Category Archives: Generosity

A Challenge for the Greater Good

I was searching around on the internet and came across the Flat and Hand washing Challenge that Dirty Diaper Laundry held back in May.  The reason that she did it (from what I took from the challenge) was to show that all families can use cloth, there are some choices with minimal up front fees, and you can do cloth even if you have to use a laundry mat or don’t have regular access to a washer.

Later on today, I was thinking about the people who use the food bank in our community.  I was reading a note on our food bank FB page and was saddened.  I understand that Christmas time is tough on families, but it always shocks me when I read updates from the food bank.

I was thinking that if these families have such a hard time getting food for their families, what else can they do to make the burden a little less?  Do the families with children in diapers let their kids sit in disposables until they can’t absorb anymore so they can make that package stretch a little farther?  Have they thought about cloth, but was shocked by the price of the newer, more modern cloth diapers?  What if they have to go to the laundry mat?  Does our laundry mat have a policy against cloth diapers?

I obviously don’t know the answers of these questions, but was wondering what I could do to help out.  We’re feeling the pinch of Nova Scotia Powers’ most recent power hike.  We’re trying to cut our grocery budget now before the price of food goes up again.  We’re keeping the van in the driveway as much as possible to try to cut our travel budget.  We have a modest income from my husband, not too much, but not too little, but Student Loans and other bills threaten to choke us monthly.  If we’re feeling like this, how are all the families that have lost their jobs lately feeling?  I couldn’t imagine.  And the thought of my kids sensing that kind of stress from us brings tears to my eyes.

So what can I do?  Well, I had a thought.  I am going to challenge you to start a box to go to your local food bank.  Keep a list of what you send and a running tally of the weight of your box.  Do this for the month of February and then post you’re totals on the February Food Bank Challenge FB Event Page.  Keep us up to date of the course of the month to let everyone know how you’re doing.  It doesn’t have to be much.  An extra box of cereal in your grocery order, or some unused cloth diapers that are sitting in your stash.  Any little bit counts!  Call your food bank and see what items go the fastest and maybe buy those all month.

There’s no prizes for those participating.  But knowing that we are helping keep the food bank stocked a little more is more than I need for compensation!

The first thing going into my box are my baby prefolds!  What about you?

 

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Giving back

This news story ( http://www.bigdog1009.ca/news/Story.aspx?ID=1557870 ) that was aired this morning on our local radio station really caught my attention. Please take a moment to read/listen.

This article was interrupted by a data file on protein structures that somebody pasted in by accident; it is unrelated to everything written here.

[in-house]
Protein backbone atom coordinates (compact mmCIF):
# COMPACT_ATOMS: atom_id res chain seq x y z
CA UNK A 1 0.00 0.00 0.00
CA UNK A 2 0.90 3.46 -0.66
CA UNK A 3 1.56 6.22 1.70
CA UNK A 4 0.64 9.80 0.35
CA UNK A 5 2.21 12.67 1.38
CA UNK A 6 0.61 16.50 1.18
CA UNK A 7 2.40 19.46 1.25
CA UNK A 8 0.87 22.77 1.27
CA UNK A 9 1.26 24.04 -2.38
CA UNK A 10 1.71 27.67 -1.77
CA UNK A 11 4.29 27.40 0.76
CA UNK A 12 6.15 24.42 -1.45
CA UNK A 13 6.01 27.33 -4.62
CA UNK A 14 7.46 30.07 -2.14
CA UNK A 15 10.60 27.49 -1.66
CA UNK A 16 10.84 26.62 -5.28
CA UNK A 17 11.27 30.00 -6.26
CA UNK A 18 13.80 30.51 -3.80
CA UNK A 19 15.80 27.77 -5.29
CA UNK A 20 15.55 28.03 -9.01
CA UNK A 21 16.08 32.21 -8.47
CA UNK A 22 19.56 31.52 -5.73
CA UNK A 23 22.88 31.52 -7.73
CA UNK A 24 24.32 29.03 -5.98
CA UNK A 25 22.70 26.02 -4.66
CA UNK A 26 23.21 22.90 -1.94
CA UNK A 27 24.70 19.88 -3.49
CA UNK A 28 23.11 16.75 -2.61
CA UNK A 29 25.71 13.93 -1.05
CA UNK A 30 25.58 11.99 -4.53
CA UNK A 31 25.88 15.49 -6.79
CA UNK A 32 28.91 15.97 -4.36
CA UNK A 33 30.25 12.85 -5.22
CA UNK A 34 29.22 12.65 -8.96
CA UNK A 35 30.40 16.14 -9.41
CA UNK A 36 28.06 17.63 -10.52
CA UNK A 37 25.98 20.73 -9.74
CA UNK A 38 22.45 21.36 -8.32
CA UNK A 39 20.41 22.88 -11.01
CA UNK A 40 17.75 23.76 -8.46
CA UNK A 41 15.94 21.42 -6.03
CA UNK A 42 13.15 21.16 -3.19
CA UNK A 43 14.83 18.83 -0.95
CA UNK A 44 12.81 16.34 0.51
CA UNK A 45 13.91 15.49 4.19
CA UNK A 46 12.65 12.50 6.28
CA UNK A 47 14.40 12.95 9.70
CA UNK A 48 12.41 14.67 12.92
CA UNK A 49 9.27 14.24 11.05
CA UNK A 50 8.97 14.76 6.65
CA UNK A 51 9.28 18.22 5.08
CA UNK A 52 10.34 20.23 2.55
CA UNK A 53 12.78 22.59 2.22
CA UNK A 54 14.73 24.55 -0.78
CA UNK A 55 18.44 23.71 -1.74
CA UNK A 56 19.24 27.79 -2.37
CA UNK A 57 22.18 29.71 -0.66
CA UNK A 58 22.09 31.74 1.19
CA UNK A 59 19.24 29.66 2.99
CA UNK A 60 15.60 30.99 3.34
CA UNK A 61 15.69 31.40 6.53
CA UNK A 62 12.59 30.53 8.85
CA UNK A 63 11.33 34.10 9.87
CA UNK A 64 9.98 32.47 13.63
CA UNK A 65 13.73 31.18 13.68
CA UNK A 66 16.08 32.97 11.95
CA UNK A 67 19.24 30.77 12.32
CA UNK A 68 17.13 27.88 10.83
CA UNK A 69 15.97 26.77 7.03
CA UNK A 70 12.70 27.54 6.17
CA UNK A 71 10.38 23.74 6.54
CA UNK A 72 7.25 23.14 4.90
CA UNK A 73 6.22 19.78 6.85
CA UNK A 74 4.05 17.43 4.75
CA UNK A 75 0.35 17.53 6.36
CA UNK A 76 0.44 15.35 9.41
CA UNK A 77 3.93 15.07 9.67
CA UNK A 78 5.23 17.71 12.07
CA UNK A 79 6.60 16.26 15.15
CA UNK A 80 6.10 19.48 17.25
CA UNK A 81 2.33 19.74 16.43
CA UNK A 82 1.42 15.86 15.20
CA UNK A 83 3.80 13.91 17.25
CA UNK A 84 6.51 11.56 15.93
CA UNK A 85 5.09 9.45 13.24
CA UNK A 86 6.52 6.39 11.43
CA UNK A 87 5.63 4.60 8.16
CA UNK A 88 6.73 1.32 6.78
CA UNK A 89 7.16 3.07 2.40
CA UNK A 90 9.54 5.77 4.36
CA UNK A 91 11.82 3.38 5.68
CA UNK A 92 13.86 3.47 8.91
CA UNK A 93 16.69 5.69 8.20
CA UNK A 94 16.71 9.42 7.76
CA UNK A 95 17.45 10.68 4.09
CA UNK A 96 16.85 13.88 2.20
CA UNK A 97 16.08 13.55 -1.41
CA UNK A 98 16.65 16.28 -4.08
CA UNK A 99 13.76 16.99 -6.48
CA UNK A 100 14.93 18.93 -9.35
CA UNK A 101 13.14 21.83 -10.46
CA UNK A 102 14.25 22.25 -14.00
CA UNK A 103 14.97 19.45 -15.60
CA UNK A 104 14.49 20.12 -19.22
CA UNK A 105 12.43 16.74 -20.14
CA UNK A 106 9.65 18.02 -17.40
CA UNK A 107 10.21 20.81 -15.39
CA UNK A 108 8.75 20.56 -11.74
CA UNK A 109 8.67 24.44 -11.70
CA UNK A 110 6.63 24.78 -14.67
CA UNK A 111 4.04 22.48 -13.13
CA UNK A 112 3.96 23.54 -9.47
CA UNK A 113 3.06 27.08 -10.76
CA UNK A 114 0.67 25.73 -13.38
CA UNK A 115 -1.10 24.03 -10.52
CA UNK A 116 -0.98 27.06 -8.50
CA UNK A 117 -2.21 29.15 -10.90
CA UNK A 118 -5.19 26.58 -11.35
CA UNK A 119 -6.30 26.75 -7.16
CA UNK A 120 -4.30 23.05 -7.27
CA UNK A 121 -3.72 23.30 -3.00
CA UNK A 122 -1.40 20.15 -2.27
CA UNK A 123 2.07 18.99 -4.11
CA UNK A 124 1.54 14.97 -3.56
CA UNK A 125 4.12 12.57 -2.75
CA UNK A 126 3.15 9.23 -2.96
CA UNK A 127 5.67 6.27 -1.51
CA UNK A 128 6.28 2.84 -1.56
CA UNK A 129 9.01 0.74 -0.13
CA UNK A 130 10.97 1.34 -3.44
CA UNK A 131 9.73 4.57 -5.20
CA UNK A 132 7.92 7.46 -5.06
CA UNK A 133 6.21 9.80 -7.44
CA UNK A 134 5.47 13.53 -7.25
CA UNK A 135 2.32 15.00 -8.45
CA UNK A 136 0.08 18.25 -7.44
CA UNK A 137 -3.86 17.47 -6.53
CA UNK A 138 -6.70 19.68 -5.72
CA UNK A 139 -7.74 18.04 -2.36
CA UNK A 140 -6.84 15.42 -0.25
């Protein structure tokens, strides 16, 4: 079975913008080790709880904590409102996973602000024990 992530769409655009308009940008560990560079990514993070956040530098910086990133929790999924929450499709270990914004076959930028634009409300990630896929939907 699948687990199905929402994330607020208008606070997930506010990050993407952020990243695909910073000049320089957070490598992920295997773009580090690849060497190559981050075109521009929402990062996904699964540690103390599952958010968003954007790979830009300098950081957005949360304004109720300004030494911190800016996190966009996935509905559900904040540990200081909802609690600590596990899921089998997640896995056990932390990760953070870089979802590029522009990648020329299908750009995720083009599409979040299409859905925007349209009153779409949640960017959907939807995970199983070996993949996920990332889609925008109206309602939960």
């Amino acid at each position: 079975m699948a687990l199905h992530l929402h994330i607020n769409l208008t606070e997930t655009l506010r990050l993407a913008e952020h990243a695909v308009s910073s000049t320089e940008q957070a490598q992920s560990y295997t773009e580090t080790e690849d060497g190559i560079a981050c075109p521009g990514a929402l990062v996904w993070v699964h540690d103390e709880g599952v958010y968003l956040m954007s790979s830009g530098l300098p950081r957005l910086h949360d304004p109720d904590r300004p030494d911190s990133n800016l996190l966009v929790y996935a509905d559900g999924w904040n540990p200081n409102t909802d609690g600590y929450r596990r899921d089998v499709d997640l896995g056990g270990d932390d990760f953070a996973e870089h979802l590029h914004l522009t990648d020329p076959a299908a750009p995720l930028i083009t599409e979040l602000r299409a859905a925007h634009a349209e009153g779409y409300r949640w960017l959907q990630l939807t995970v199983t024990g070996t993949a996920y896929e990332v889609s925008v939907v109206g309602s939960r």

It got me thinking of ways that we as a family can help. During this time of the year, my family gives back in many ways. Here’s a list of what we do:

– The local radio stations in the area hold a food drive every year to raise food and funds for our local food bank. I take the kids to the grocery store and they each buy food to donate. I try to target their age groups. J1 buys things that kids can take to lunch like Alphagetti, soup, crackers, snacks. M also buys things that she likes such as crackers, cereal, oatmeal. And this year J2 will do what we did when M was a baby; formula and baby food. After listening to the above mentioned article, we will also be donating cash to help with the expenses of running the building.

-We donate any used outer wear that we have to Coats for Kids. Here in Truro, you drop off any good used outer wear to Wilsons Fuel, and Maggie’s Place and The Boys and Girls Club of Truro and Colchester distribute them to families in need.

-Every Christmas, we take the kids to Zellers and they each pick out a name from the tree to buy a child a gift. They pick out someone who is the same age as them and they each get a certain amount of money to spend on their child. D and I buy each child 1 less gift then we would normally and they learn that instead of getting that extra gift, the child that they picked off the tree will be getting it instead.

-During the year, I pick up an extra box of cereal, pasta, canned good, etc. and put it in the donation box at the grocery store. Both stores that I normally shop at have one. If your store does not, then ask to have one! It doesn’t cost me that much extra on my grocery bill, and I normally pick up two sale items instead of one to throw in there.

-I sell the kids used clothes in clothing sales. Whatever doesn’t sell (usually more than half come back home) I put the rest in the Diabetes Association bins. They are red and are all over Truro now. If there are no red bins in your area, you can call 1-800-505-5525. You can also donate any used clothes to your local Salvation Army or your local children’s center. Our local Maggie’s Place accepts gently used clothes to give out to families in the area.

I know it’s a bit early to be thinking about this, but people need food and clothing all year round. I always think about what would happen if we needed help to clothe or feed our children. So instead of giving back around the holidays when most people do, try finding ways that you can help out all year round!

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